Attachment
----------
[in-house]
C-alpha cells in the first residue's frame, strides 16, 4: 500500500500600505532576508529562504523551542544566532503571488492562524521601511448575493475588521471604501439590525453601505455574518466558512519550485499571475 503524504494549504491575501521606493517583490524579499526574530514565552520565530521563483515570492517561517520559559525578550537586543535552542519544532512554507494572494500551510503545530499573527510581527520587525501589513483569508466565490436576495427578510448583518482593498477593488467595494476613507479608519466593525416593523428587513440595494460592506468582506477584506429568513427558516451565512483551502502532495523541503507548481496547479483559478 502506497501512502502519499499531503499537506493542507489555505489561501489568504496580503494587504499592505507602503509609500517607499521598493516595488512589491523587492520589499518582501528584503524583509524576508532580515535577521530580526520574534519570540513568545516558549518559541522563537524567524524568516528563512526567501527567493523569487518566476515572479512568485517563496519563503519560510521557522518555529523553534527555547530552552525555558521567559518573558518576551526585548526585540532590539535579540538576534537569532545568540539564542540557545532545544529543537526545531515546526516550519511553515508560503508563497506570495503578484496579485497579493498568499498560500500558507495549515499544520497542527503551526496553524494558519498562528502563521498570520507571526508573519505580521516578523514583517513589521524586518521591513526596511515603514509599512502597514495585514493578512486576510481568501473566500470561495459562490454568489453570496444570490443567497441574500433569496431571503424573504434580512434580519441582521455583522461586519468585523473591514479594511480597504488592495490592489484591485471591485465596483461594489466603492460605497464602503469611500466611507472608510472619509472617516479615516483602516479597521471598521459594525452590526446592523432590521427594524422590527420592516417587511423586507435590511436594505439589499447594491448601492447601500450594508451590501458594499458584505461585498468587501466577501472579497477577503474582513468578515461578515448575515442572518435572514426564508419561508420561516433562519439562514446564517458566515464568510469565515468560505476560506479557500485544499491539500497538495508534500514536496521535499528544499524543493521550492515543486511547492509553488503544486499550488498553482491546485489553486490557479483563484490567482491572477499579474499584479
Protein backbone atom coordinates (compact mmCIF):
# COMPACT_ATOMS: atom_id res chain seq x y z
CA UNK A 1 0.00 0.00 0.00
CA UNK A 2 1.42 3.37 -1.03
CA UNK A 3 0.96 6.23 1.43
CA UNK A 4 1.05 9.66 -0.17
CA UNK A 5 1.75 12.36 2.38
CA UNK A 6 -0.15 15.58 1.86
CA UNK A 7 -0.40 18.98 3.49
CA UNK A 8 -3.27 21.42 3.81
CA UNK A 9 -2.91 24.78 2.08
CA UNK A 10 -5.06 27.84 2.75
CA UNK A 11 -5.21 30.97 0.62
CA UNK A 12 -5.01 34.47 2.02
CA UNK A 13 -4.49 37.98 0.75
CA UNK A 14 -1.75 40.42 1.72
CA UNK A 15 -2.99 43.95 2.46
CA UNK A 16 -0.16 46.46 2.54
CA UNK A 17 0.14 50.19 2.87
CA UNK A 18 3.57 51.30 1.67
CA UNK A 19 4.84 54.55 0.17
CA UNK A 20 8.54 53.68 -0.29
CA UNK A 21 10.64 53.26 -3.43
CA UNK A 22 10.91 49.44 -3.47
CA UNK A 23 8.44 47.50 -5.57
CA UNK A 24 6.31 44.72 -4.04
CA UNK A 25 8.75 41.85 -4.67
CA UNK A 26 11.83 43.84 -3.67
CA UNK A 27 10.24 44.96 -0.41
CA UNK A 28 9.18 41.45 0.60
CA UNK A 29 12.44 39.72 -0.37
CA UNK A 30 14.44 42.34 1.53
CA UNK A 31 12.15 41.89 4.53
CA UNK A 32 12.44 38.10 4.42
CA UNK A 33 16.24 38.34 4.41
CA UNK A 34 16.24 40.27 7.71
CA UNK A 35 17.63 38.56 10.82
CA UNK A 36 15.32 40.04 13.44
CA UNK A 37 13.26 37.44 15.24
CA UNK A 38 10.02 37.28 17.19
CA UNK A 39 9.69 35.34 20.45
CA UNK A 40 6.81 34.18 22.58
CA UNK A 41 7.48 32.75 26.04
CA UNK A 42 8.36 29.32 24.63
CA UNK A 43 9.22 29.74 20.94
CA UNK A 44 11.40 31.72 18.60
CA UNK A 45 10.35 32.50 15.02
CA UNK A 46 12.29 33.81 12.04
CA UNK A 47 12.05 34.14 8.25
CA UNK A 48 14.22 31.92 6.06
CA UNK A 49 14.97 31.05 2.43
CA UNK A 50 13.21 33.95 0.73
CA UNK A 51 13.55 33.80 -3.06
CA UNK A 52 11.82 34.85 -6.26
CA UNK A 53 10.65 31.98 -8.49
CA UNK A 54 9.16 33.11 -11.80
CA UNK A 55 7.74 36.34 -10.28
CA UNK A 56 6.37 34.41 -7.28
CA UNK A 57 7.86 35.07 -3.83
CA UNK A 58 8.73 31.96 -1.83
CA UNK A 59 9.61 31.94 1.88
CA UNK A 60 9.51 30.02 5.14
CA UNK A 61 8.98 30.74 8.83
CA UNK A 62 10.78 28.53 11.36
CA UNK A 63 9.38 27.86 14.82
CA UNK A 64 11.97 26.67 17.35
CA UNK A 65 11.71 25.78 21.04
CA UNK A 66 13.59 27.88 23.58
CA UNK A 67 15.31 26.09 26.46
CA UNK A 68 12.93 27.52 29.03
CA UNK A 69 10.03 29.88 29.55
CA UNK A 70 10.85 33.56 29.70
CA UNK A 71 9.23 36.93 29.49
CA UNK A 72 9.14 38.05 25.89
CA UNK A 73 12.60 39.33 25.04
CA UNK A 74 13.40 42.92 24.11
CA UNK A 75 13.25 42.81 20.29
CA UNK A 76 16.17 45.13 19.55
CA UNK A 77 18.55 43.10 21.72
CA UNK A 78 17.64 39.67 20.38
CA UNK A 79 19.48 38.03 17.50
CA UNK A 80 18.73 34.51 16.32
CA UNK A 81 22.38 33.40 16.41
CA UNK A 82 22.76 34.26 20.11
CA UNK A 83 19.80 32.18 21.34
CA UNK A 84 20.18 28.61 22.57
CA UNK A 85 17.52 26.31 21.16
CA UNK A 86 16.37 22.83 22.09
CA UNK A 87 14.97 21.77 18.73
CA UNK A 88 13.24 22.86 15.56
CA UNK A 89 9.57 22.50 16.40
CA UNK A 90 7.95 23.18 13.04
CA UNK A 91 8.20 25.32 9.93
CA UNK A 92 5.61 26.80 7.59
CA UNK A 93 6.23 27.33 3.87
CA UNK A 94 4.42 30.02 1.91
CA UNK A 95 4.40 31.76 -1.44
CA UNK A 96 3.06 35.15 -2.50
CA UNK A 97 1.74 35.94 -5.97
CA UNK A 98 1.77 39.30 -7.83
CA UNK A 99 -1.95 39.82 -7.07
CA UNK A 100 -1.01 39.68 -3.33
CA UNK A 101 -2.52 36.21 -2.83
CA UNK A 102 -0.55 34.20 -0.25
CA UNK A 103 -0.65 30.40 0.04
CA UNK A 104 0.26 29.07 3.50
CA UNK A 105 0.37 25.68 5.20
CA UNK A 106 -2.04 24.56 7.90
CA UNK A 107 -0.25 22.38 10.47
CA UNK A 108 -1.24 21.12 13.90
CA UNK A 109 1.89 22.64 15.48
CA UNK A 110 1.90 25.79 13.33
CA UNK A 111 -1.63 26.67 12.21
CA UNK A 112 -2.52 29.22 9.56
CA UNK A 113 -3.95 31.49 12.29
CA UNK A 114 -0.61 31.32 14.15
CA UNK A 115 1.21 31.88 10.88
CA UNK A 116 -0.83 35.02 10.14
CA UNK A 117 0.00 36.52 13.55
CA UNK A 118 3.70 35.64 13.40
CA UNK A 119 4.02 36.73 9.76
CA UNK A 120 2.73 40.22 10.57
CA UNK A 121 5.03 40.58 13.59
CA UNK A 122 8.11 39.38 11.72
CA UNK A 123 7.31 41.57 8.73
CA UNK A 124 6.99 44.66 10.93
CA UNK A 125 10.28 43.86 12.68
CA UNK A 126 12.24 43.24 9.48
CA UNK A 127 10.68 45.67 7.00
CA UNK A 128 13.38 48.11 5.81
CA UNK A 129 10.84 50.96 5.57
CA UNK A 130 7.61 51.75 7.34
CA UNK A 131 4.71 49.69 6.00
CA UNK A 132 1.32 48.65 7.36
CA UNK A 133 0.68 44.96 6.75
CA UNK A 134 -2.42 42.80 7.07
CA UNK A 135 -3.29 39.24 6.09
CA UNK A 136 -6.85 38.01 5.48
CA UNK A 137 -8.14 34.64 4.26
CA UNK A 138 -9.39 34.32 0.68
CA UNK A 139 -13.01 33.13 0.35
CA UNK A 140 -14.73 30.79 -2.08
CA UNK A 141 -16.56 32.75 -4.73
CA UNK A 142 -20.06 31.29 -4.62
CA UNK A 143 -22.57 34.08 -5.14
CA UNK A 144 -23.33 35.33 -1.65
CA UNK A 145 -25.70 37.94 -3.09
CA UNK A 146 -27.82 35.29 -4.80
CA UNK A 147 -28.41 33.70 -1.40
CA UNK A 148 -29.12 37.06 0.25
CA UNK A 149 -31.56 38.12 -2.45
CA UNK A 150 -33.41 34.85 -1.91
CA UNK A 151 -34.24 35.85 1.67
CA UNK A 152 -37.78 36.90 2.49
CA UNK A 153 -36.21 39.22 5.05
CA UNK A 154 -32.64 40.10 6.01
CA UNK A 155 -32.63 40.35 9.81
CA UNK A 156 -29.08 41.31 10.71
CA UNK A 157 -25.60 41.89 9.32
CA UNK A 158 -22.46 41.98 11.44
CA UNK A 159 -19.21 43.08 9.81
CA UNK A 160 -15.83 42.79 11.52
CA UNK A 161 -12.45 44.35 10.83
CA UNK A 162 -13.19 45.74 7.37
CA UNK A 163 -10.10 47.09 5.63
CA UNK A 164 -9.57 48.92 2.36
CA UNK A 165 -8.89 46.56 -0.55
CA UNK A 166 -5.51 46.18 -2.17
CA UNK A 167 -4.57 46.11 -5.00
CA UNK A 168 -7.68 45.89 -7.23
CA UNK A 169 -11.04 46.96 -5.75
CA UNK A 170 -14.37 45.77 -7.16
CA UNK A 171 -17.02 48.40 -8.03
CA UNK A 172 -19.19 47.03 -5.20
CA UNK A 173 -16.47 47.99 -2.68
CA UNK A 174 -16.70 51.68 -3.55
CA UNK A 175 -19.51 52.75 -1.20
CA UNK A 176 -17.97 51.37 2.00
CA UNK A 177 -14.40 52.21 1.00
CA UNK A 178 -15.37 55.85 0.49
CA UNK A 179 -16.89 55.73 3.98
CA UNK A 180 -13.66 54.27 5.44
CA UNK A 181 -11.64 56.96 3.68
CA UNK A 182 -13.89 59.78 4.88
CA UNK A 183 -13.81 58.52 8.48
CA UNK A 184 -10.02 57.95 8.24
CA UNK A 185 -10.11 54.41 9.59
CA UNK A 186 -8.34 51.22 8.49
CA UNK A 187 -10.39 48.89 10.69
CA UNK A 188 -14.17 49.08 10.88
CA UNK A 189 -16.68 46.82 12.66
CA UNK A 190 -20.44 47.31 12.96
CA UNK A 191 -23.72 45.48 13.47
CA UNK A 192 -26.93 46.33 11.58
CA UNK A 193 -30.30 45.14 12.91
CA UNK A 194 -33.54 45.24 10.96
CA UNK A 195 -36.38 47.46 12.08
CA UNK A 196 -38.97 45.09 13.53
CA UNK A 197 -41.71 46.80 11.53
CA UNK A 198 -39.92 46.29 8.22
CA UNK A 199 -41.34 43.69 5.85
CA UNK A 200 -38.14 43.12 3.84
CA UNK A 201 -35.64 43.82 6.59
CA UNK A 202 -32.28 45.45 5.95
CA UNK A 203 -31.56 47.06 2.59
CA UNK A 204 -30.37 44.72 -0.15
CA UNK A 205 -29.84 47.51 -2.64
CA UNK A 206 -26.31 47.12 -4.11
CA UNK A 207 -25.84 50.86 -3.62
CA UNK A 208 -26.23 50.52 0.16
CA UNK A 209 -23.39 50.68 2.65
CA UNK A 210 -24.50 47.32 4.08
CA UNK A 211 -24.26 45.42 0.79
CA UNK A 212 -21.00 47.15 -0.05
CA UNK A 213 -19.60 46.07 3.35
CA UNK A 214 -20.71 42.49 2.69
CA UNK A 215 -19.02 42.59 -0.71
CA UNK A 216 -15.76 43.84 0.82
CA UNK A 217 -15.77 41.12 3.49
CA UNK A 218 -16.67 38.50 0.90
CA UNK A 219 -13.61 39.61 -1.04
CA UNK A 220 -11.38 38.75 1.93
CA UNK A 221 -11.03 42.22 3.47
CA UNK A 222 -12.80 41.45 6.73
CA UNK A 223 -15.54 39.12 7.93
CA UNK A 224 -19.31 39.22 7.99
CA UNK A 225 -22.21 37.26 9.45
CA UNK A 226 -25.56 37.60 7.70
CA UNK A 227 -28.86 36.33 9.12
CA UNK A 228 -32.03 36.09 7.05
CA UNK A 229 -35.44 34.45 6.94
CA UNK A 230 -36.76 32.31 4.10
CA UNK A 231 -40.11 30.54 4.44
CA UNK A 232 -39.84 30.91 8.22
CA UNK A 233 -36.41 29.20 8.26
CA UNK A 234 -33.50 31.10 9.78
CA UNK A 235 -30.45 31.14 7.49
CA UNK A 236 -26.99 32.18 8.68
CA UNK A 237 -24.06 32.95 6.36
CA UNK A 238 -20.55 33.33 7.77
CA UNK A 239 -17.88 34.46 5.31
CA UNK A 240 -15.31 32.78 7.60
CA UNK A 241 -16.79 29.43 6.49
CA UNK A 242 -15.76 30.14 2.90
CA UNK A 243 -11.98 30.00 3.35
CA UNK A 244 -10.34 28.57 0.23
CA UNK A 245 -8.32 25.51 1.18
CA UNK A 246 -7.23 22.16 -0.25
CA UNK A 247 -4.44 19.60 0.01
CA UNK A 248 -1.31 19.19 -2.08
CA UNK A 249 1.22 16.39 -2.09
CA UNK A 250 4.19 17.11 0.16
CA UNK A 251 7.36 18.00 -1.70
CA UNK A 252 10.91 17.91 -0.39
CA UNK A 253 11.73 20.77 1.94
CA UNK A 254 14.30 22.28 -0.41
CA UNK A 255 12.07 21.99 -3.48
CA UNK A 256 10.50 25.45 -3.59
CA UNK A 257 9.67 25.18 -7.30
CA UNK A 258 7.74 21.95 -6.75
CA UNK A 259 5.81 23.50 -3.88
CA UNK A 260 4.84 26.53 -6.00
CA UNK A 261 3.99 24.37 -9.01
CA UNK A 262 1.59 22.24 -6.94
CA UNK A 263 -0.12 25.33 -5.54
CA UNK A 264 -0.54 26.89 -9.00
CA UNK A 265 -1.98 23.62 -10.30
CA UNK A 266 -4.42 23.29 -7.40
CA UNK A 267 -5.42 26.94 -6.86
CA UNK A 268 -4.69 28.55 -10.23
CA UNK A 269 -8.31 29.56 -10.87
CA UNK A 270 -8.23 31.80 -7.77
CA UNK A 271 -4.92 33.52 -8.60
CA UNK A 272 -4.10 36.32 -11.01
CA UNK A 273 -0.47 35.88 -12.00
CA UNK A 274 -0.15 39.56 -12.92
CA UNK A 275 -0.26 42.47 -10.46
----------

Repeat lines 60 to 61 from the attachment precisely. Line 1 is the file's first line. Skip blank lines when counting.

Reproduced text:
CA UNK A 56 6.37 34.41 -7.28
CA UNK A 57 7.86 35.07 -3.83